It was Queen Victoria who ensured royal warrants gained the prestige they now hold today. During her 64-year reign, Queen Victoria and her family were responsible for granting more royal warrants than ever before—more than 2000.

The royal coat of arms of the United Kingdom has evolved since the 1100s, and reflect the history of the monarchy, and of England. The coat of arms has remained unchanged since Queen Victoria.

The shield shows the various royal emblems of different parts of the United Kingdom: the three lions of England in the first and fourth quarters, the lion of Scotland in the second, and the harp of Ireland in the third. The shield is supported by the English lion and Scottish unicorn.

The plant badges of the United Kingdom—rose, thistle, and shamrock—are sometimes displayed beneath the shield.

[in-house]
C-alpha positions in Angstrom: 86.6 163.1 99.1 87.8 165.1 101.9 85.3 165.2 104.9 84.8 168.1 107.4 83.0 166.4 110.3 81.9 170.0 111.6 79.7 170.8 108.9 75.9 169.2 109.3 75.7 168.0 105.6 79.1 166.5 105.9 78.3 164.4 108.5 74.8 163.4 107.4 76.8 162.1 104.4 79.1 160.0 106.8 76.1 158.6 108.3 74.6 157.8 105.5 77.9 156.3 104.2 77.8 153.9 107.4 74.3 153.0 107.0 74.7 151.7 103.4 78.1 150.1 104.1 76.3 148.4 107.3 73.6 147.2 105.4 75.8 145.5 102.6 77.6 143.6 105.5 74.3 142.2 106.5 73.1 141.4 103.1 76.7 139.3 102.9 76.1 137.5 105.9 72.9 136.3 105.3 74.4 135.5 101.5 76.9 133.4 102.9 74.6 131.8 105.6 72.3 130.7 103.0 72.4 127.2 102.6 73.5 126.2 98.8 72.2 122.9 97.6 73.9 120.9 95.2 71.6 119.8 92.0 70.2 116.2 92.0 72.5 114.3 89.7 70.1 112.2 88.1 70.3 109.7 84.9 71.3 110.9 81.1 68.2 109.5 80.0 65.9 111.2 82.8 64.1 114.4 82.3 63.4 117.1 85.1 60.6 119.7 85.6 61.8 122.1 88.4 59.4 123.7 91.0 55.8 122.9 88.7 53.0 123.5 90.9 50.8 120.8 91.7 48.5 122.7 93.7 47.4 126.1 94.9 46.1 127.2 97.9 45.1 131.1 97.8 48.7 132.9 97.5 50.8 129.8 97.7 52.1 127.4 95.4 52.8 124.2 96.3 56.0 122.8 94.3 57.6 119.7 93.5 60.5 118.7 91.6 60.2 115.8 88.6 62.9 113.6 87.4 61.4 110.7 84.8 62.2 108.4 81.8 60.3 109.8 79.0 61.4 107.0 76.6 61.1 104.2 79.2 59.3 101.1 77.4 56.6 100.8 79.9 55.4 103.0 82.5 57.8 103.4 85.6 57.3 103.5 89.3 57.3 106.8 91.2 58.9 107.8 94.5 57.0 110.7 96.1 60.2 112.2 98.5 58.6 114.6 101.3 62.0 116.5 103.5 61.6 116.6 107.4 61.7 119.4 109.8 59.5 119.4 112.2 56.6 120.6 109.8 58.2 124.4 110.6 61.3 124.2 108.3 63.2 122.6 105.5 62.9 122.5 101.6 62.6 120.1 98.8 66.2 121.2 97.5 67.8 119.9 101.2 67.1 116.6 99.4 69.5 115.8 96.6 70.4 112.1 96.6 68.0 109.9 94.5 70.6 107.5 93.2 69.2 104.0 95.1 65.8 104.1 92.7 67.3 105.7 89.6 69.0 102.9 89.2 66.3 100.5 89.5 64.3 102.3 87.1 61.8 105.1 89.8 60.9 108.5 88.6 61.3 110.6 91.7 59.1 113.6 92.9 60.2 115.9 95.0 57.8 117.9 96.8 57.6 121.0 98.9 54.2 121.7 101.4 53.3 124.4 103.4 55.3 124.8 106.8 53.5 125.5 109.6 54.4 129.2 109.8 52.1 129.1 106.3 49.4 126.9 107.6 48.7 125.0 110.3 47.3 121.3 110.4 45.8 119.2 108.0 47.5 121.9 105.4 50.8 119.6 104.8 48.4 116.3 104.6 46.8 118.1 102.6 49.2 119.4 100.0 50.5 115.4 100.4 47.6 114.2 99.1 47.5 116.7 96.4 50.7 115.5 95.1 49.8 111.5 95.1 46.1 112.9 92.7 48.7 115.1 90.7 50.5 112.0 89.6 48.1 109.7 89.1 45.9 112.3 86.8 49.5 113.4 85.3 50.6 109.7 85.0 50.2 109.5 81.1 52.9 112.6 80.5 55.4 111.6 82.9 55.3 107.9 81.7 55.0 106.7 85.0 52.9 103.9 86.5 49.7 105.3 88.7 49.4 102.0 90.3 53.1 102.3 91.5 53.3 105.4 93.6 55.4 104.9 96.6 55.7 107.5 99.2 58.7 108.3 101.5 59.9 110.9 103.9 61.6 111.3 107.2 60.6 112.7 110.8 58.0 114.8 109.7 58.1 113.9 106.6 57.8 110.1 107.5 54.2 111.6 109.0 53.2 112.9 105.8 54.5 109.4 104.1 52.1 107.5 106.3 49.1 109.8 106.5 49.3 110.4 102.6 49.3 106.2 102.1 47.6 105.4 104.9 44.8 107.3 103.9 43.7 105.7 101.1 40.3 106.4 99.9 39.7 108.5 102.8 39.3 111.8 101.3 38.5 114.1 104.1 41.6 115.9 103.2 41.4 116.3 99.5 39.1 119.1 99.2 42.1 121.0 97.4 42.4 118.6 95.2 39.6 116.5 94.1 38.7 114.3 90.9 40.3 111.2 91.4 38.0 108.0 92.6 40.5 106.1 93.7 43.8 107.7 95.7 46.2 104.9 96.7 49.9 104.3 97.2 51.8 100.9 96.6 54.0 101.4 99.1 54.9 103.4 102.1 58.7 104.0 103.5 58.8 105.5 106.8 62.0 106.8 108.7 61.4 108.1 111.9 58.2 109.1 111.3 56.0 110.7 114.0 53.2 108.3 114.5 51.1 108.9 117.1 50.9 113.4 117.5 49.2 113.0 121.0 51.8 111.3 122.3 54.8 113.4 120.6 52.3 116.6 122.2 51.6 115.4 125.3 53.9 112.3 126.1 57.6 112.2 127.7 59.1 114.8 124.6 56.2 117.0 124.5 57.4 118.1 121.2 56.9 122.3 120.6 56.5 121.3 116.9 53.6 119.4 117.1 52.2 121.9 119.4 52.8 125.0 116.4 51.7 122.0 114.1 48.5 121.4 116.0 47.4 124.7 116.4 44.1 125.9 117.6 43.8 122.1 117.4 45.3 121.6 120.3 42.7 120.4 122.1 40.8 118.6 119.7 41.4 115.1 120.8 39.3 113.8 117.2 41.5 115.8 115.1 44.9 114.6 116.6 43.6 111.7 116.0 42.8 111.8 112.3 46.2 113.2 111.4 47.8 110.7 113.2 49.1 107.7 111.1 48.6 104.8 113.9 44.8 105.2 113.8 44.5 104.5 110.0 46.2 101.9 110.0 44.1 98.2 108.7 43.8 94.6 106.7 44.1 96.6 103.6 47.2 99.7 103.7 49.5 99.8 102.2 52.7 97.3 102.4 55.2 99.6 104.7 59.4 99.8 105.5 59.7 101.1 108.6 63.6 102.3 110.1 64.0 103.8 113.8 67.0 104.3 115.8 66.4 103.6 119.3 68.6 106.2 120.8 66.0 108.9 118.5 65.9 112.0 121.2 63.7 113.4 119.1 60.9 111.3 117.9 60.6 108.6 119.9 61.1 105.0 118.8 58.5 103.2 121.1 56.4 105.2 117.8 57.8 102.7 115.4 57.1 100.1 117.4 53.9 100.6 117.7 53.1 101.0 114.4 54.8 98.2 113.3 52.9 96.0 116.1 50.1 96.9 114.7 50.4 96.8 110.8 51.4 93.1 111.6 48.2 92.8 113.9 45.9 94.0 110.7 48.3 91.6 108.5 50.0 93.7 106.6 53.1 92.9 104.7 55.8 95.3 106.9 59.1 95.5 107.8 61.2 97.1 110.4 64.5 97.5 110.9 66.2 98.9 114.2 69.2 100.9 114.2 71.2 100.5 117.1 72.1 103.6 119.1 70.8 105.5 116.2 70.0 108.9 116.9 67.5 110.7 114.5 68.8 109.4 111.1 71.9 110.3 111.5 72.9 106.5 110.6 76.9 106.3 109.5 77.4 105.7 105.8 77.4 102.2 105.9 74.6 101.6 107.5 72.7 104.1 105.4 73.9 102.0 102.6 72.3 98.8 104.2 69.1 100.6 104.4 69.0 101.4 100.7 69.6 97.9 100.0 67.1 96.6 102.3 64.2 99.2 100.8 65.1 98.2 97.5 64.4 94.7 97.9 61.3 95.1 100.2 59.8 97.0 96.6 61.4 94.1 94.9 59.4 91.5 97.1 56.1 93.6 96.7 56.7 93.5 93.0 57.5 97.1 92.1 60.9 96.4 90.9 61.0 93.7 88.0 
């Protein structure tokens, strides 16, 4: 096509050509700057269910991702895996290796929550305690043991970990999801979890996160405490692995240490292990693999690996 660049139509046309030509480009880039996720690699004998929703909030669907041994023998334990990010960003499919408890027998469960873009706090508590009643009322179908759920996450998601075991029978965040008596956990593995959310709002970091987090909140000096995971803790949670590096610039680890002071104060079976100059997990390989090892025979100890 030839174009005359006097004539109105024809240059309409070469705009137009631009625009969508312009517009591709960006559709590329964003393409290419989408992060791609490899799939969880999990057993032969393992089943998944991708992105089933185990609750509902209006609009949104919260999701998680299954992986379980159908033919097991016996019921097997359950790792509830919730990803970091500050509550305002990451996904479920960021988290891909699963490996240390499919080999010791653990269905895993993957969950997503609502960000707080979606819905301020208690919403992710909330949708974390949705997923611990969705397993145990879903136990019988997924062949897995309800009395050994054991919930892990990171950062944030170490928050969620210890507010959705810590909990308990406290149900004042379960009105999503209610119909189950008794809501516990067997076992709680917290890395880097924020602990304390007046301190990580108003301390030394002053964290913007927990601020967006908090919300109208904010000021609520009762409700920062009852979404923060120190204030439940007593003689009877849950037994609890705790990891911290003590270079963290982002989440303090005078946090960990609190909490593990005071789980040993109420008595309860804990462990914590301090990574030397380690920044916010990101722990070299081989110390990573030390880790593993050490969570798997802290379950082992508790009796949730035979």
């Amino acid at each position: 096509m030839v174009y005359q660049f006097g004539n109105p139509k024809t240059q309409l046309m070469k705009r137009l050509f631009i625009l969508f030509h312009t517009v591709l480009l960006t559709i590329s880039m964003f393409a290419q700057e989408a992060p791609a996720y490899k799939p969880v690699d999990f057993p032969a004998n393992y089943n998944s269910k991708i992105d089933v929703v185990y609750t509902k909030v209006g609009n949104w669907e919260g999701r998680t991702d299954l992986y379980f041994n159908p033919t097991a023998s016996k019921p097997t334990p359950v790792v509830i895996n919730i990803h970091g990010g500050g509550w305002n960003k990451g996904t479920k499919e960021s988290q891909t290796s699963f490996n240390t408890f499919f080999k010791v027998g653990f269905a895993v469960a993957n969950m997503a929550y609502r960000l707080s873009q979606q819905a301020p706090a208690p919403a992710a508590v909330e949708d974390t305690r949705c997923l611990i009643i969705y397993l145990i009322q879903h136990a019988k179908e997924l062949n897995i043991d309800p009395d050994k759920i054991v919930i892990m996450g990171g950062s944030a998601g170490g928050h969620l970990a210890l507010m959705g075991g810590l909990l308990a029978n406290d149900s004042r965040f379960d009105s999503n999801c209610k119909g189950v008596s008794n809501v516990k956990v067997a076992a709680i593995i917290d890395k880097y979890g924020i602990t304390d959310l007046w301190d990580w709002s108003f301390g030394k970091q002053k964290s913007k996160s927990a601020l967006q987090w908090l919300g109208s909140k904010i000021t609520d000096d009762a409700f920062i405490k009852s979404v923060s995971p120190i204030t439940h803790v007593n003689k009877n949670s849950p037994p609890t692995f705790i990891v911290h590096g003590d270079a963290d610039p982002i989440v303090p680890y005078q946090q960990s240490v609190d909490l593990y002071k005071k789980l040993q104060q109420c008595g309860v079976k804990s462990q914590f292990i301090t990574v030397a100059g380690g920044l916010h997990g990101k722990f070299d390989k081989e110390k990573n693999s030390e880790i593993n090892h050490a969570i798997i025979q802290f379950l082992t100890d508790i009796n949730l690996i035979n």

The coat of arms before Queen Victoria

The coat of arms before Queen Victoria

Pre-1837 the Royal Coat of Arms Sported an Additional Centre Shield

Under King George III, the 1801 coat of arms of England occupied the first and fourth quarters, the arms of Scotland the second, and the arms of Ireland the third.

For the house of Hanover, there was an escutcheon overall (a center shield over a large shield).

When identifying a piece of pottery that's hallmark clearly uses England's coat of arms, look for the escutcheon (shield over shield). This will help you date the piece, as to whether or not it was produced before 1837.

Reader Feedback

Jim WALLACE on August 10, 2020:

Hullo Aussie here with a bowl I think I was told belonged to my great grandmother who came out to Aust around 1850-60 I think. The mark on the pottery is ' 5A FRENCH 1301-7 MADE IN ENGLAND '.